December 10, 2017 17:57:44
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Math > Functions > Hypotheses

Hypotheses

Hypotheses and theorems related to functions.

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Hypothesis: Domain/codomain cardinality given a bijective function [tags: cardinality]
If there exists a bijective function from `A` to `B`, then `|A|=|B|`.
Hypothesis: Surjectivity implies injectivity and vice versa for finite, equal domains and codomains [tags: surjective injective bijective]
Given `f:A->B` where `A=B` and `A` and `B` are finite, any surjective or injective function must be bijective.
Corollary (of Bijectivity in finite, equal domains/codomains): Surjectivity does not imply injectivity and vice versa in infinite, equal domains and codomains [tags: bijective surjective injective]
Given `f:A->A` where `A` is infinite, there exist functions that are injective but not surjective and vice versa.
Theorem: Empty codomain implies empty domain
Given `f:A->B`, if `B=O/`, then `A=O/`.
Proof: Assume by way of contradiction that `B=O/` but `A!=O/`. Then there is an element `u in A`. By the the definition of a function, there exists an element `v in B` such that `(u,v) in A xx B`. But `B=O/` so there can be no such element. Therefore, if `B=O/`, then `A=O/`.
Theorem: Empty domain implies empty function and image set
Given `f:A->B`, if `A=O/`, then `f=O/ and Im(f)=O/`.
Proof: This theorem is really two theorems in one, so we'll address each separately.
  1. Assume by way of contradiction that `A=O/` but `f!=O/`. Then by the definition of a function, there is an element `(u,v) in A xx B`, but because `A=O/`, this cannot be the case. Therefore, if `A=O/`, then `B=O/`.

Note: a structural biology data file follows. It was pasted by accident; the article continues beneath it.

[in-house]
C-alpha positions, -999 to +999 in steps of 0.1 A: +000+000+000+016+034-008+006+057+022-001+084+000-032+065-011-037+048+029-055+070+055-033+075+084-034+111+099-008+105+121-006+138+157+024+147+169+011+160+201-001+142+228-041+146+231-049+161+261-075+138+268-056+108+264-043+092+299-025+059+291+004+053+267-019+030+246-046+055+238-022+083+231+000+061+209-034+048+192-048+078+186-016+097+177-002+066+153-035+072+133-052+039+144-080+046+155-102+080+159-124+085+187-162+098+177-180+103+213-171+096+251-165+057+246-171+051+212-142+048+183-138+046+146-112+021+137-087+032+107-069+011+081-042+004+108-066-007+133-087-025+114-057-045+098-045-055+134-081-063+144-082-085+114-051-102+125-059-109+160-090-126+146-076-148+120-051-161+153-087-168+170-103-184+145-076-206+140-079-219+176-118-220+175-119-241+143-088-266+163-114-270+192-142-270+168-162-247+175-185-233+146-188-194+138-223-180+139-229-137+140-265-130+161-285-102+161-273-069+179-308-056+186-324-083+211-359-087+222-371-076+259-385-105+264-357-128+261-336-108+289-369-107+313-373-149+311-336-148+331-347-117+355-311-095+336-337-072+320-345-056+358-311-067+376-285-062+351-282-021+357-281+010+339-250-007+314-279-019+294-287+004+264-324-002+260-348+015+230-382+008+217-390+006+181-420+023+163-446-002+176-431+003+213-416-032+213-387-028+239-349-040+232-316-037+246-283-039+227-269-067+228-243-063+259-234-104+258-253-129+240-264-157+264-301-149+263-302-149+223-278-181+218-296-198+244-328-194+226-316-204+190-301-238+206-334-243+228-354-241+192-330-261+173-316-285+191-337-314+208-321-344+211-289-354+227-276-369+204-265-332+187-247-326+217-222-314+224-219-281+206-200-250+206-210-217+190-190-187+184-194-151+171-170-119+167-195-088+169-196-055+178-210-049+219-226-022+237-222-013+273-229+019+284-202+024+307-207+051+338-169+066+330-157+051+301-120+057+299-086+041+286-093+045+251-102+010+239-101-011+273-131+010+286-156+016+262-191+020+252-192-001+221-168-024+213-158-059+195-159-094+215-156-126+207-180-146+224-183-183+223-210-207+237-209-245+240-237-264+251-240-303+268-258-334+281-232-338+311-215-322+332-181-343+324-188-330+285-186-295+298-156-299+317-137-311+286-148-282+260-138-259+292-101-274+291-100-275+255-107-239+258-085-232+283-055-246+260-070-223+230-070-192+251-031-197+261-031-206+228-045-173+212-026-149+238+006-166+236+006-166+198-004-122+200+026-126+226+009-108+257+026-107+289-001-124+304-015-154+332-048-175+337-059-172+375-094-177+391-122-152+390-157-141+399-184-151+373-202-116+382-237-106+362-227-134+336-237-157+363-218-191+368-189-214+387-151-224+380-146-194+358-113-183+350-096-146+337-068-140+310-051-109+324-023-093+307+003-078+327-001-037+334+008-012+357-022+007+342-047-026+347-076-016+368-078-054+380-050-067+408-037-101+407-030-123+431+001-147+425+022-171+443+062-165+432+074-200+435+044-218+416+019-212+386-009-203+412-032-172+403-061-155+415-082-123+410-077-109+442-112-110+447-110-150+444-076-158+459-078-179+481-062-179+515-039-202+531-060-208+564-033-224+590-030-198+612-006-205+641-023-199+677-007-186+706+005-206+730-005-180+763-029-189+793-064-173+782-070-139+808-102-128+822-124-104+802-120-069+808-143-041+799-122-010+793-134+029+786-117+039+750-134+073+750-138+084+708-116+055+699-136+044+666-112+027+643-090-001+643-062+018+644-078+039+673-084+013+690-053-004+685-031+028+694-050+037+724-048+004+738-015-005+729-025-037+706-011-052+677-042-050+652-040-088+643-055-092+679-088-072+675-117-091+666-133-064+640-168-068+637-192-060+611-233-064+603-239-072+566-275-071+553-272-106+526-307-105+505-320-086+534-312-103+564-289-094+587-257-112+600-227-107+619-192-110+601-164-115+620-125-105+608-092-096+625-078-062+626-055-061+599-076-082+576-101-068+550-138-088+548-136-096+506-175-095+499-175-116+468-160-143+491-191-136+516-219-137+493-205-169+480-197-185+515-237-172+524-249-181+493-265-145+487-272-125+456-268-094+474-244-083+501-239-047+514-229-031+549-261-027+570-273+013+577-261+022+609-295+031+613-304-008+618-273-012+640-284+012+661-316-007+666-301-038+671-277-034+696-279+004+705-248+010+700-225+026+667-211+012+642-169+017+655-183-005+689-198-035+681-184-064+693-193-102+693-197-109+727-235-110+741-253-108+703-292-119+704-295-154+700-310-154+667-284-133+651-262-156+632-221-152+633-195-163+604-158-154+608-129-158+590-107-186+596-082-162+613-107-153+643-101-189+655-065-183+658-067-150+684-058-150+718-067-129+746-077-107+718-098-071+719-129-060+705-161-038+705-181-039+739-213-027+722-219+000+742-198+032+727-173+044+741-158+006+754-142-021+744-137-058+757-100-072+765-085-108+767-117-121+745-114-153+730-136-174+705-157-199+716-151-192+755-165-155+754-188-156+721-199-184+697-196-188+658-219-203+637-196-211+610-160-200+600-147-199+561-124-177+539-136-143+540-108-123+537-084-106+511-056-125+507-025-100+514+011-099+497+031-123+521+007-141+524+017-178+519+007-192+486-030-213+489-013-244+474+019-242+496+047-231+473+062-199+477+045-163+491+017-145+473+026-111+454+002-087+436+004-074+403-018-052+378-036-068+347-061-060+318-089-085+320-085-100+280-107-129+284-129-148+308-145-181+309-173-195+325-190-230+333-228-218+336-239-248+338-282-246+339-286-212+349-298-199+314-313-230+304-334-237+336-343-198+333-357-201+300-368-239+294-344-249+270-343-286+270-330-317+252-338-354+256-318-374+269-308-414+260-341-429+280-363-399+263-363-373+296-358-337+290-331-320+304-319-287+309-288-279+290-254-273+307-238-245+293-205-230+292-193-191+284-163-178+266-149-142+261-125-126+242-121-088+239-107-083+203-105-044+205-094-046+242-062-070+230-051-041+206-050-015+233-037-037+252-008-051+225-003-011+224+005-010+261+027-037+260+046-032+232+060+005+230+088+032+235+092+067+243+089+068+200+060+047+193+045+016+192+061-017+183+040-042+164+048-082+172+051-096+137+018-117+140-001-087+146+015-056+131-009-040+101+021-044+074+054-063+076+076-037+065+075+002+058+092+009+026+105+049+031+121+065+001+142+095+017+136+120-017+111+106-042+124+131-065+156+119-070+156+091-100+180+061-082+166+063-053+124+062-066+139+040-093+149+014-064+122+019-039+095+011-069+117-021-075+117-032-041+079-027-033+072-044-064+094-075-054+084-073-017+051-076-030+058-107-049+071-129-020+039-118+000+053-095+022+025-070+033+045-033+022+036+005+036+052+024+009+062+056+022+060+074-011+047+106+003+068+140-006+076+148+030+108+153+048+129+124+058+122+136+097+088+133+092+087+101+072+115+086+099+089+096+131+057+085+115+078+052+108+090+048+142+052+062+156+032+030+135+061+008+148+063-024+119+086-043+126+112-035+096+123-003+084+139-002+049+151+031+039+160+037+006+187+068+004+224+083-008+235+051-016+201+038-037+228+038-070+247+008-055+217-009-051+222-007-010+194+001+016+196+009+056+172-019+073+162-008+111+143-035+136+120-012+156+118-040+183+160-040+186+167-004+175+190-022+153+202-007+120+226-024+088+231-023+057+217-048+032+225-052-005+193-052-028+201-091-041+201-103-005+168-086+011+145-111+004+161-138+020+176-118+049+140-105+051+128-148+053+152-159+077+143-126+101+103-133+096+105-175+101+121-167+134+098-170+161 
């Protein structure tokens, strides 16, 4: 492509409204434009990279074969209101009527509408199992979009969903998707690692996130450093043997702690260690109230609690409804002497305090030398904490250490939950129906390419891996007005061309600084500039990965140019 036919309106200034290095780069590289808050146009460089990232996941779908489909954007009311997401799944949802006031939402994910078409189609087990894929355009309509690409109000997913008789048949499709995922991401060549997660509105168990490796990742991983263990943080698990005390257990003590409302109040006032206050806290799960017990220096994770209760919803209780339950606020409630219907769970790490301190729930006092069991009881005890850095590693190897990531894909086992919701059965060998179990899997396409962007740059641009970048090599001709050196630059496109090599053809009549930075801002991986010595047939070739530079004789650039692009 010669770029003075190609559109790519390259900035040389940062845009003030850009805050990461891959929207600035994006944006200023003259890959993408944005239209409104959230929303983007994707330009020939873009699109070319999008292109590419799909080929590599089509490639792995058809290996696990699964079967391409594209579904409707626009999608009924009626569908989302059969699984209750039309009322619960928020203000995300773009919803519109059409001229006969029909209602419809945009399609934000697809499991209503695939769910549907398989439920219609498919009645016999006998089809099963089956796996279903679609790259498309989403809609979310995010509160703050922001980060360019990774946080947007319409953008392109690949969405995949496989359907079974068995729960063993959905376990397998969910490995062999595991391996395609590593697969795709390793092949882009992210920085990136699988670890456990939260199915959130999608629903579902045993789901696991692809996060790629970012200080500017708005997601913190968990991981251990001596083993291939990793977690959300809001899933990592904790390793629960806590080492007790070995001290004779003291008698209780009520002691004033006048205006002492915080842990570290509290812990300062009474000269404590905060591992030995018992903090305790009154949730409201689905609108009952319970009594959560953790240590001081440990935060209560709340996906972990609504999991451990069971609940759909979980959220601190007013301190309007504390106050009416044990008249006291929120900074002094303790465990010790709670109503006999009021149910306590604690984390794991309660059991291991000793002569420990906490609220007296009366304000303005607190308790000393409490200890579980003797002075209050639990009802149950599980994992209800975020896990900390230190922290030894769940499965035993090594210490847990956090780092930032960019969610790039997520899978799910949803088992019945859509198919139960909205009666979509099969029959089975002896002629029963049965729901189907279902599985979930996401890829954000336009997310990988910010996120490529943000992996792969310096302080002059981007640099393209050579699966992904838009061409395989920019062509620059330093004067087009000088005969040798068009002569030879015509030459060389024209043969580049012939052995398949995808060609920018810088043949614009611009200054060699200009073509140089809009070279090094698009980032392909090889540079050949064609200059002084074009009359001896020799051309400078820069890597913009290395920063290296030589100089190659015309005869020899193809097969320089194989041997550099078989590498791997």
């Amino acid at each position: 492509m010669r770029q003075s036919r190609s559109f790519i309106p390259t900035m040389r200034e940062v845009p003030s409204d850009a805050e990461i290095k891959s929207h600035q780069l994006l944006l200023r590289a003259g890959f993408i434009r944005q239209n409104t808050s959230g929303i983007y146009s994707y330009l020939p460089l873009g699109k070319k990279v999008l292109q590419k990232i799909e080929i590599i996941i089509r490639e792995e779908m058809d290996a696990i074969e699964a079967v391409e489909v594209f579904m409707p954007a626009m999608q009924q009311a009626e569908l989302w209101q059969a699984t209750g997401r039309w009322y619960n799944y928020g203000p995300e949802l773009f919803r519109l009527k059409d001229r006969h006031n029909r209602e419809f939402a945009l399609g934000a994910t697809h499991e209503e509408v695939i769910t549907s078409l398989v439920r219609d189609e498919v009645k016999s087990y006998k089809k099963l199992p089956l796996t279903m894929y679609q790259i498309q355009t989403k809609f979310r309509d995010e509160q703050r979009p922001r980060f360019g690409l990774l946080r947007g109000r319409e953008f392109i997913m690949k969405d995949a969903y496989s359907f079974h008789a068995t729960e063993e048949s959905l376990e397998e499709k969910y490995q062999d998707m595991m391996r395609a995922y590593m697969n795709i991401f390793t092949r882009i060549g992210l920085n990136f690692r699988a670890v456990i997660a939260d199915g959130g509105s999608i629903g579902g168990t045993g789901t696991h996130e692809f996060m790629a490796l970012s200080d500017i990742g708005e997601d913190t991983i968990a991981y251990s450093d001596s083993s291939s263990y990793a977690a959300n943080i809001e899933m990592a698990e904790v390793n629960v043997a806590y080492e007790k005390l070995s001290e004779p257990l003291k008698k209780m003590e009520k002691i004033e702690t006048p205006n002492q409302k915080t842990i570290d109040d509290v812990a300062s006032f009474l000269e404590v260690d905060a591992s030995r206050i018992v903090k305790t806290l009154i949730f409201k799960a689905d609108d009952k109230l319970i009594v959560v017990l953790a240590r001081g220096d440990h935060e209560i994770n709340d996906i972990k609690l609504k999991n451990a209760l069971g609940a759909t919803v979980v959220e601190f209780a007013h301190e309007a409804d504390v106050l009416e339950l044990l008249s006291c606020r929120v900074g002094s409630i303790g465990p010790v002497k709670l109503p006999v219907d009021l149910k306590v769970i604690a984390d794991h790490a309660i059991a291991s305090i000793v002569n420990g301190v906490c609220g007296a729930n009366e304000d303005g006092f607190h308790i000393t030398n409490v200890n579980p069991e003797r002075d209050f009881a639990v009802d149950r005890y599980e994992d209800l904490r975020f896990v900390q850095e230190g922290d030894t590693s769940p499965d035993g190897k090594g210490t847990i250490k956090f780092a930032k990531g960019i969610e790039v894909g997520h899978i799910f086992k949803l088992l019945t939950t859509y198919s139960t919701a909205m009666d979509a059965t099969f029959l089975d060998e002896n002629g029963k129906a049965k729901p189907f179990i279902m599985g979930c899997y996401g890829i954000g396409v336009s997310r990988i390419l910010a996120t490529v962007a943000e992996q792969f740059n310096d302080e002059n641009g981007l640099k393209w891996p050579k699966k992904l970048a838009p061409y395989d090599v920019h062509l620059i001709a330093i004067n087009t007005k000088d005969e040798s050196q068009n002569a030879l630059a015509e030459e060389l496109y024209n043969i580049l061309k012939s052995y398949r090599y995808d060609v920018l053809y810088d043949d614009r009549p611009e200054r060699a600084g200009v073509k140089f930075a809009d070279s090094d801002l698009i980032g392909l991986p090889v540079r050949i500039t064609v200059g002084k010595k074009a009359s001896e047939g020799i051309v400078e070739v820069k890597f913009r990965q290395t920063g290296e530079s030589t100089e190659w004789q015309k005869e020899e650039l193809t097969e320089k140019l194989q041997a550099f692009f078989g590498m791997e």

2. Assume by way of contradiction that `A=O/` but `Im(f)!=O/`. Then, there exists an element `v` in the image set. By the definition of image set, there exists an element `u in A` such that `f(u)=v`. But since `A=O/`, that cannot be the case. Therefore, if `A=O/`, then `Im(f)=O/`.
Hypothesis: Number of distinct functions for a finite domain and codomain
The number of distinct functions from a finite domain `A` to a finite codomain `B` is given by `|B|^|A|`. This is the number of distinct lists of length `|A|` that can formed using elements from `B`.
Hypothesis: Number of distinct injective functions for a finite domain and codomain [tags: injective]
The number of distinct injective functions from a finite domain `A` to a finite domain `B` is given by `{(0,if |A|>|B|),((|B|!)/((|B|-|A|)!),otherwise):}}`. This is equal to the number of permutations of `B` containing `|A|` elements.
Hypothesis: Number of distinct surjective functions for a finite domain and codomain [tags: surjective]
The number of distinct surjective functions from a finite domain `A` to a finite domain `B` is given by `{(0,if |A|<|B|),(|B|^(|A|-|B|)xx|B|!,otherwise):}}`. This is equal to the number of permutations of `B` times the number of unique lists of length `|A|-|B|` that can be formed using elements from `B`.
Hypothesis: Number of distinct bijective functions for a finite domain and codomain [tags: bijective]
The number of distinct injective functions from a finite domain `A` to a finite domain `B` is given by `{(0,if |A|!=|B|),(|B|!,otherwise):}}`. This is equal to the number of permutations of `B`.
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